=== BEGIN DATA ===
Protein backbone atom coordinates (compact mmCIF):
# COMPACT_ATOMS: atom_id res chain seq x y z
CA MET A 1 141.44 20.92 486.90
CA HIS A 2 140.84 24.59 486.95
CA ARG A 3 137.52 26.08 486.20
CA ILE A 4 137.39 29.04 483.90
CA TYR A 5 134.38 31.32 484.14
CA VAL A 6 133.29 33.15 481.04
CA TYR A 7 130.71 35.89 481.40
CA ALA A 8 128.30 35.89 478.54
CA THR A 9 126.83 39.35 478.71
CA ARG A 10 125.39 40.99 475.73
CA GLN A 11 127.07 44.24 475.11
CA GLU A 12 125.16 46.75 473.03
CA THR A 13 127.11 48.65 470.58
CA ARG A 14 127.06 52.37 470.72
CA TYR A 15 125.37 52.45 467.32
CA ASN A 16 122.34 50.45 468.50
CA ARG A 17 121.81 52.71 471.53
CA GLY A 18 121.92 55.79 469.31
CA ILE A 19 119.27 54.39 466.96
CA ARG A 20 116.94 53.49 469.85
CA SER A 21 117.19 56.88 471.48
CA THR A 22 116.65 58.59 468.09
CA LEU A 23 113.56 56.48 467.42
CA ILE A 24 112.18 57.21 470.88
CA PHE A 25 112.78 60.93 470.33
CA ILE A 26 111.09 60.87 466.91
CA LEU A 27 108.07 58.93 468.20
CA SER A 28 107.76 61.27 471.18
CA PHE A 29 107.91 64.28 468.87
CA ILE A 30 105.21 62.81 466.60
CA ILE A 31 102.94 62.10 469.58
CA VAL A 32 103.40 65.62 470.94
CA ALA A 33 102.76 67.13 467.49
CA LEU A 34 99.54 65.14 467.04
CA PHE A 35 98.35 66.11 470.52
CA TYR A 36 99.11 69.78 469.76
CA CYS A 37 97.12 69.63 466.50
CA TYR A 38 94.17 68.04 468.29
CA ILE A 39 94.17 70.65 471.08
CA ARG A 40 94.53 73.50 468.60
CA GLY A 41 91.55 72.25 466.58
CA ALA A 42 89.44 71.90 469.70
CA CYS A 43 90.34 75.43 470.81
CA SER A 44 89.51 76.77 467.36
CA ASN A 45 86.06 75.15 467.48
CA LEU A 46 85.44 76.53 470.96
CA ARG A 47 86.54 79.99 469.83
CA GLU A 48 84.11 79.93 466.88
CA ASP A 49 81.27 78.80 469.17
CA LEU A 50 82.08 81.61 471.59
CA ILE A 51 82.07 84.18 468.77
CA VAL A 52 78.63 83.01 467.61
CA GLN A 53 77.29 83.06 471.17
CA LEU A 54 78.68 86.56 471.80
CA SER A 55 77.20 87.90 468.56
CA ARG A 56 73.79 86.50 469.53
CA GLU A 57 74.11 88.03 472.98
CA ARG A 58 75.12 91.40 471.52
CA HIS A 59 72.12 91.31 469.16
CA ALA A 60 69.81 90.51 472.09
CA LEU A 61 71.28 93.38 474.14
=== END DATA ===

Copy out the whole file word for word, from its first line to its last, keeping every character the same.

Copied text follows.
Protein backbone atom coordinates (compact mmCIF):
# COMPACT_ATOMS: atom_id res chain seq x y z
CA MET A 1 141.44 20.92 486.90
CA HIS A 2 140.84 24.59 486.95
CA ARG A 3 137.52 26.08 486.20
CA ILE A 4 137.39 29.04 483.90
CA TYR A 5 134.38 31.32 484.14
CA VAL A 6 133.29 33.15 481.04
CA TYR A 7 130.71 35.89 481.40
CA ALA A 8 128.30 35.89 478.54
CA THR A 9 126.83 39.35 478.71
CA ARG A 10 125.39 40.99 475.73
CA GLN A 11 127.07 44.24 475.11
CA GLU A 12 125.16 46.75 473.03
CA THR A 13 127.11 48.65 470.58
CA ARG A 14 127.06 52.37 470.72
CA TYR A 15 125.37 52.45 467.32
CA ASN A 16 122.34 50.45 468.50
CA ARG A 17 121.81 52.71 471.53
CA GLY A 18 121.92 55.79 469.31
CA ILE A 19 119.27 54.39 466.96
CA ARG A 20 116.94 53.49 469.85
CA SER A 21 117.19 56.88 471.48
CA THR A 22 116.65 58.59 468.09
CA LEU A 23 113.56 56.48 467.42
CA ILE A 24 112.18 57.21 470.88
CA PHE A 25 112.78 60.93 470.33
CA ILE A 26 111.09 60.87 466.91
CA LEU A 27 108.07 58.93 468.20
CA SER A 28 107.76 61.27 471.18
CA PHE A 29 107.91 64.28 468.87
CA ILE A 30 105.21 62.81 466.60
CA ILE A 31 102.94 62.10 469.58
CA VAL A 32 103.40 65.62 470.94
CA ALA A 33 102.76 67.13 467.49
CA LEU A 34 99.54 65.14 467.04
CA PHE A 35 98.35 66.11 470.52
CA TYR A 36 99.11 69.78 469.76
CA CYS A 37 97.12 69.63 466.50
CA TYR A 38 94.17 68.04 468.29
CA ILE A 39 94.17 70.65 471.08
CA ARG A 40 94.53 73.50 468.60
CA GLY A 41 91.55 72.25 466.58
CA ALA A 42 89.44 71.90 469.70
CA CYS A 43 90.34 75.43 470.81
CA SER A 44 89.51 76.77 467.36
CA ASN A 45 86.06 75.15 467.48
CA LEU A 46 85.44 76.53 470.96
CA ARG A 47 86.54 79.99 469.83
CA GLU A 48 84.11 79.93 466.88
CA ASP A 49 81.27 78.80 469.17
CA LEU A 50 82.08 81.61 471.59
CA ILE A 51 82.07 84.18 468.77
CA VAL A 52 78.63 83.01 467.61
CA GLN A 53 77.29 83.06 471.17
CA LEU A 54 78.68 86.56 471.80
CA SER A 55 77.20 87.90 468.56
CA ARG A 56 73.79 86.50 469.53
CA GLU A 57 74.11 88.03 472.98
CA ARG A 58 75.12 91.40 471.52
CA HIS A 59 72.12 91.31 469.16
CA ALA A 60 69.81 90.51 472.09
CA LEU A 61 71.28 93.38 474.14